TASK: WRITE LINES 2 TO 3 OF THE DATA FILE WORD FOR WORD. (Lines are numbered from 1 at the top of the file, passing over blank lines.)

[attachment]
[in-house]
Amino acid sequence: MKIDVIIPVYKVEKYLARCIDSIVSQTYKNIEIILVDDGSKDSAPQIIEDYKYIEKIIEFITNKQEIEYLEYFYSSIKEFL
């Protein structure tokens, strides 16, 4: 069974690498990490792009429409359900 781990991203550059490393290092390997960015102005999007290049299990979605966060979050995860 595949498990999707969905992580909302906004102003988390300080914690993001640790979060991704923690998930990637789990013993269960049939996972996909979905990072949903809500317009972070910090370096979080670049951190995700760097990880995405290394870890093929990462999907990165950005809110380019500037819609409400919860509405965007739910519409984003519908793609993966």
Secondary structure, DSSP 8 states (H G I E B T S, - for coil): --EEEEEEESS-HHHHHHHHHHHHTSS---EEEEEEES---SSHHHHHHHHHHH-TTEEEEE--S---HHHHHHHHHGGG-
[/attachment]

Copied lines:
Amino acid sequence: MKIDVIIPVYKVEKYLARCIDSIVSQTYKNIEIILVDDGSKDSAPQIIEDYKYIEKIIEFITNKQEIEYLEYFYSSIKEFL
């Protein structure tokens, strides 16, 4: 069974690498990490792009429409359900 781990991203550059490393290092390997960015102005999007290049299990979605966060979050995860 595949498990999707969905992580909302906004102003988390300080914690993001640790979060991704923690998930990637789990013993269960049939996972996909979905990072949903809500317009972070910090370096979080670049951190995700760097990880995405290394870890093929990462999907990165950005809110380019500037819609409400919860509405965007739910519409984003519908793609993966």